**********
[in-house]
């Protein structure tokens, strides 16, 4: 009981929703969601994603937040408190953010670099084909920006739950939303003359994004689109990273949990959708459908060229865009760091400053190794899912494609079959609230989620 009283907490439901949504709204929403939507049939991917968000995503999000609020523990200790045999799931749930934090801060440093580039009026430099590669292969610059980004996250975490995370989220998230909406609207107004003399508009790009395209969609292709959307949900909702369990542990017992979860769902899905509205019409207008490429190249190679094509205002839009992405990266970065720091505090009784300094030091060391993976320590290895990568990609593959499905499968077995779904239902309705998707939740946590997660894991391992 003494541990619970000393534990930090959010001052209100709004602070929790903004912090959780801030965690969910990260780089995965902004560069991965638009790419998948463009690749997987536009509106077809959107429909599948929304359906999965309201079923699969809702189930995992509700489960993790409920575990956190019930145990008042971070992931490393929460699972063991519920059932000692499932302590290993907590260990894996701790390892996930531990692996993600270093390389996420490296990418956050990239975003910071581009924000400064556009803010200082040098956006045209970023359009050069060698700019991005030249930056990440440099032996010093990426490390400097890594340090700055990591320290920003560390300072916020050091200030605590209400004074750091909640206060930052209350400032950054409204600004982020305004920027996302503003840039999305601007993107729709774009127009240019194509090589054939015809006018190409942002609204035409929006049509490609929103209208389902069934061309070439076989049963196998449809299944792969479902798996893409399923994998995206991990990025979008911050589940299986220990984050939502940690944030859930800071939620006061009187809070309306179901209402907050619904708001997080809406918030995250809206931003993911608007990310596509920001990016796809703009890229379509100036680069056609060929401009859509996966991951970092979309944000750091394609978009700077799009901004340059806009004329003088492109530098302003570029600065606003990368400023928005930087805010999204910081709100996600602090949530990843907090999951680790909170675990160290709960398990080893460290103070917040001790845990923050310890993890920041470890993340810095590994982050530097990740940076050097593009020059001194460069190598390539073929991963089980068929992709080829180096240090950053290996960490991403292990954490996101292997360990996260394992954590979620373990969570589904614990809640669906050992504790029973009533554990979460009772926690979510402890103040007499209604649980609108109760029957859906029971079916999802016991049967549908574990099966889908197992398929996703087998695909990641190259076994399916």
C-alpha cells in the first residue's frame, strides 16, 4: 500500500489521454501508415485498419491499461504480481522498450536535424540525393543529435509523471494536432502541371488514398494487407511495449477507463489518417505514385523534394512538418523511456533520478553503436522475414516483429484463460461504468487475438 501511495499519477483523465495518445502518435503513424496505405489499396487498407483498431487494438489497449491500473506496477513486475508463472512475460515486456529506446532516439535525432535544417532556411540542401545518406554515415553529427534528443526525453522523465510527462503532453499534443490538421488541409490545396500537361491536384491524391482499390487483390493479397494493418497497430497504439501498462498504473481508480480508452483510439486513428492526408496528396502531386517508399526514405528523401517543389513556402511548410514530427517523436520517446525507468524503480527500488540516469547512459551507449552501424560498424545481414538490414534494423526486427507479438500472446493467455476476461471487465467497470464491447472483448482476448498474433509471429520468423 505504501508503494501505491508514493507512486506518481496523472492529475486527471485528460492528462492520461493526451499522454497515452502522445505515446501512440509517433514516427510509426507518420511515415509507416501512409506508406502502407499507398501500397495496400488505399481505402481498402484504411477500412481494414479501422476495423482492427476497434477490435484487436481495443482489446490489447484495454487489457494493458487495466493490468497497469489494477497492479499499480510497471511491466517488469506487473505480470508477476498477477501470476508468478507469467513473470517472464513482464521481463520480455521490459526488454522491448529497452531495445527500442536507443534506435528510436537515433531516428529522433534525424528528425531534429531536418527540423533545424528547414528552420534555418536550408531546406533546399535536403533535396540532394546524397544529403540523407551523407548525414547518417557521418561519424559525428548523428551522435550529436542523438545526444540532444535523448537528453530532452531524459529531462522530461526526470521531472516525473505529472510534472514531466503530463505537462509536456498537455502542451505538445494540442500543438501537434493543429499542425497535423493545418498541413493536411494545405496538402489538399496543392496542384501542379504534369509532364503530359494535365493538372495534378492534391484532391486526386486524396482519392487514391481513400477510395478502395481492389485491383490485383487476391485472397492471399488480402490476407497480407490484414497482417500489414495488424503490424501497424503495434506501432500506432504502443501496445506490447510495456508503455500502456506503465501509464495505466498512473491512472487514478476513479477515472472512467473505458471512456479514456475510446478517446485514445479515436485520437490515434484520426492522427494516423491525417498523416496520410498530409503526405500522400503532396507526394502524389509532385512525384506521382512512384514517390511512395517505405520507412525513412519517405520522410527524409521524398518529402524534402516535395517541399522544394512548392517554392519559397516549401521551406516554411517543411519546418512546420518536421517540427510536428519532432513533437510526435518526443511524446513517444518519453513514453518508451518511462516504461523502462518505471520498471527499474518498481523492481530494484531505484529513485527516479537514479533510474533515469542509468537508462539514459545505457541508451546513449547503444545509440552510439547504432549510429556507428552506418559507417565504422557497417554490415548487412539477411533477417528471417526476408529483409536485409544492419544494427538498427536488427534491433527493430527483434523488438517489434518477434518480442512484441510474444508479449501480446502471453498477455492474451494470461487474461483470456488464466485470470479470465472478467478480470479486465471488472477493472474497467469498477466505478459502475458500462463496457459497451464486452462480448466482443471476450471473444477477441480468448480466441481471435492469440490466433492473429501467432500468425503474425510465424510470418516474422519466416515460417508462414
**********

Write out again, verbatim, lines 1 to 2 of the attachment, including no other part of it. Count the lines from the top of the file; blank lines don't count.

[in-house]
């Protein structure tokens, strides 16, 4: 009981929703969601994603937040408190953010670099084909920006739950939303003359994004689109990273949990959708459908060229865009760091400053190794899912494609079959609230989620 009283907490439901949504709204929403939507049939991917968000995503999000609020523990200790045999799931749930934090801060440093580039009026430099590669292969610059980004996250975490995370989220998230909406609207107004003399508009790009395209969609292709959307949900909702369990542990017992979860769902899905509205019409207008490429190249190679094509205002839009992405990266970065720091505090009784300094030091060391993976320590290895990568990609593959499905499968077995779904239902309705998707939740946590997660894991391992 003494541990619970000393534990930090959010001052209100709004602070929790903004912090959780801030965690969910990260780089995965902004560069991965638009790419998948463009690749997987536009509106077809959107429909599948929304359906999965309201079923699969809702189930995992509700489960993790409920575990956190019930145990008042971070992931490393929460699972063991519920059932000692499932302590290993907590260990894996701790390892996930531990692996993600270093390389996420490296990418956050990239975003910071581009924000400064556009803010200082040098956006045209970023359009050069060698700019991005030249930056990440440099032996010093990426490390400097890594340090700055990591320290920003560390300072916020050091200030605590209400004074750091909640206060930052209350400032950054409204600004982020305004920027996302503003840039999305601007993107729709774009127009240019194509090589054939015809006018190409942002609204035409929006049509490609929103209208389902069934061309070439076989049963196998449809299944792969479902798996893409399923994998995206991990990025979008911050589940299986220990984050939502940690944030859930800071939620006061009187809070309306179901209402907050619904708001997080809406918030995250809206931003993911608007990310596509920001990016796809703009890229379509100036680069056609060929401009859509996966991951970092979309944000750091394609978009700077799009901004340059806009004329003088492109530098302003570029600065606003990368400023928005930087805010999204910081709100996600602090949530990843907090999951680790909170675990160290709960398990080893460290103070917040001790845990923050310890993890920041470890993340810095590994982050530097990740940076050097593009020059001194460069190598390539073929991963089980068929992709080829180096240090950053290996960490991403292990954490996101292997360990996260394992954590979620373990969570589904614990809640669906050992504790029973009533554990979460009772926690979510402890103040007499209604649980609108109760029957859906029971079916999802016991049967549908574990099966889908197992398929996703087998695909990641190259076994399916």